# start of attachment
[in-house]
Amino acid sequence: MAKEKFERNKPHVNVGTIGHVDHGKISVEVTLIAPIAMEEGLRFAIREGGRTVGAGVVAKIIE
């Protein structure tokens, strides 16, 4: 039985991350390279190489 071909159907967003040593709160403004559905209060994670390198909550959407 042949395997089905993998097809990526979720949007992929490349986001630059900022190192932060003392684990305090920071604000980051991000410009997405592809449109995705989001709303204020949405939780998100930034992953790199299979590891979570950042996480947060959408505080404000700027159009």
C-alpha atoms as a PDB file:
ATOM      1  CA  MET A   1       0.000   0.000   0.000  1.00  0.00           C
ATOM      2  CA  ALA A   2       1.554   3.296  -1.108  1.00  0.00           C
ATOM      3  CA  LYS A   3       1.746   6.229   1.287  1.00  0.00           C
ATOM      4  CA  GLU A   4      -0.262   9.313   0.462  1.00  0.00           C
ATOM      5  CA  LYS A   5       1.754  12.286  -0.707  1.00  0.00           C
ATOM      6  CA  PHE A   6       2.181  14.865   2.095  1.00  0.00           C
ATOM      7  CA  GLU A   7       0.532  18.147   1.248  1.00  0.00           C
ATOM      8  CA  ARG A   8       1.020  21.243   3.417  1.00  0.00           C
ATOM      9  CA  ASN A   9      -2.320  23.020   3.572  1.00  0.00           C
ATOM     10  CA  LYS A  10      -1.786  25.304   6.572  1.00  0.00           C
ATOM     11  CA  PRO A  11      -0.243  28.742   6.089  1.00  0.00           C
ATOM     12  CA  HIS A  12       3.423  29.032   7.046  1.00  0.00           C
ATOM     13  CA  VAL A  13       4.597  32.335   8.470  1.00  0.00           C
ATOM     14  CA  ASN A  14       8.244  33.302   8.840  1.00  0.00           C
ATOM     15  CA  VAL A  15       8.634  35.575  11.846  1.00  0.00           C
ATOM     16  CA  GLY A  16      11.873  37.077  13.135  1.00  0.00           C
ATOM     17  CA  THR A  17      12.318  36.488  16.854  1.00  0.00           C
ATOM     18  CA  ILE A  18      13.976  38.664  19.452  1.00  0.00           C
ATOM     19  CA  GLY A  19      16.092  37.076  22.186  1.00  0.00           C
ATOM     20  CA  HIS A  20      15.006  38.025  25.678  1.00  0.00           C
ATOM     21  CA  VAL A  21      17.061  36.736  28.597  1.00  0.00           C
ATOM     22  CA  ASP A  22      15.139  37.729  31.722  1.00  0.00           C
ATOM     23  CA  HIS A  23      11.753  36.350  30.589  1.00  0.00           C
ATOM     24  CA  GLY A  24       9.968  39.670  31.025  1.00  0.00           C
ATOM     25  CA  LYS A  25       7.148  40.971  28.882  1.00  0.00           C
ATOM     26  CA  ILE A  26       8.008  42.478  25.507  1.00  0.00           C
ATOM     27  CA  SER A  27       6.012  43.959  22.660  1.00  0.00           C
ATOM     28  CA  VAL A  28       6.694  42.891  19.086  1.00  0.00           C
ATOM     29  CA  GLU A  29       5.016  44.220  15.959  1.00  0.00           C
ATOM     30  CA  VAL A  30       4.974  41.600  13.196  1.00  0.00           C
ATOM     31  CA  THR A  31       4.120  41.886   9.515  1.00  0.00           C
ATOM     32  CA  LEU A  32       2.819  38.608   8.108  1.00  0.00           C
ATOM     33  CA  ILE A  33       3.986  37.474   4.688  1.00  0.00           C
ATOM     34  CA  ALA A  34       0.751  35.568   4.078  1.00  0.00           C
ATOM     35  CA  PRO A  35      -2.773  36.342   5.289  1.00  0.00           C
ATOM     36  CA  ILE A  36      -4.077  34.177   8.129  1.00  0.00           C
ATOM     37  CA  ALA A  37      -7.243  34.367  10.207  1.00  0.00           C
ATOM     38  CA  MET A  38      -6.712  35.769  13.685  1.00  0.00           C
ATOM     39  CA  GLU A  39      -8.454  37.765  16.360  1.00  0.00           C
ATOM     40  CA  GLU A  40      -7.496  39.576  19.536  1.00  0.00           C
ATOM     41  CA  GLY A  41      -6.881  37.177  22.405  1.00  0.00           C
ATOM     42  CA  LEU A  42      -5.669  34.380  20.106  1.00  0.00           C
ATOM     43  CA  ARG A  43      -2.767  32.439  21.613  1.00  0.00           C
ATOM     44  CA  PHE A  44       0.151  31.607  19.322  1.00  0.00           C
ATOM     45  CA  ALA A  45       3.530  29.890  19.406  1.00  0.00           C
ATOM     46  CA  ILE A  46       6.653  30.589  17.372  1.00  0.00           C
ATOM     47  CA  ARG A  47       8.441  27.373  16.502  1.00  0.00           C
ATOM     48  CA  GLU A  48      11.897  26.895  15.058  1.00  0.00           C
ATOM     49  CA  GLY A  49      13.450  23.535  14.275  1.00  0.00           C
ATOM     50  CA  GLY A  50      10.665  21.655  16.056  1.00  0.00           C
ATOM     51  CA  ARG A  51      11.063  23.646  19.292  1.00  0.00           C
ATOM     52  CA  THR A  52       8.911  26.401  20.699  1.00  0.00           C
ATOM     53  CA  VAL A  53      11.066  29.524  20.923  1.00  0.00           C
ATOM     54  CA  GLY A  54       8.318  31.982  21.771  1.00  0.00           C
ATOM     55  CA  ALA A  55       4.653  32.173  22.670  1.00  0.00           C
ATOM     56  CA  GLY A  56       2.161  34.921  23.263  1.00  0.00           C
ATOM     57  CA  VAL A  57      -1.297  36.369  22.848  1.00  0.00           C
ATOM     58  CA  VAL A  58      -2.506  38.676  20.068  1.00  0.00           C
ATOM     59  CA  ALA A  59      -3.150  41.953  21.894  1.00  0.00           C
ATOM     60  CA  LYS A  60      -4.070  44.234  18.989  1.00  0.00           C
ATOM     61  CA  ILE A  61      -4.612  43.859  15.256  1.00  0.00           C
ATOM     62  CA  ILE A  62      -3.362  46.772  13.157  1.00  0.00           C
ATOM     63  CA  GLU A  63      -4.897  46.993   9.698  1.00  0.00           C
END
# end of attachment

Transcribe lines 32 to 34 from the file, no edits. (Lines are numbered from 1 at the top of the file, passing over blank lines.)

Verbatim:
ATOM     28  CA  VAL A  28       6.694  42.891  19.086  1.00  0.00           C
ATOM     29  CA  GLU A  29       5.016  44.220  15.959  1.00  0.00           C
ATOM     30  CA  VAL A  30       4.974  41.600  13.196  1.00  0.00           C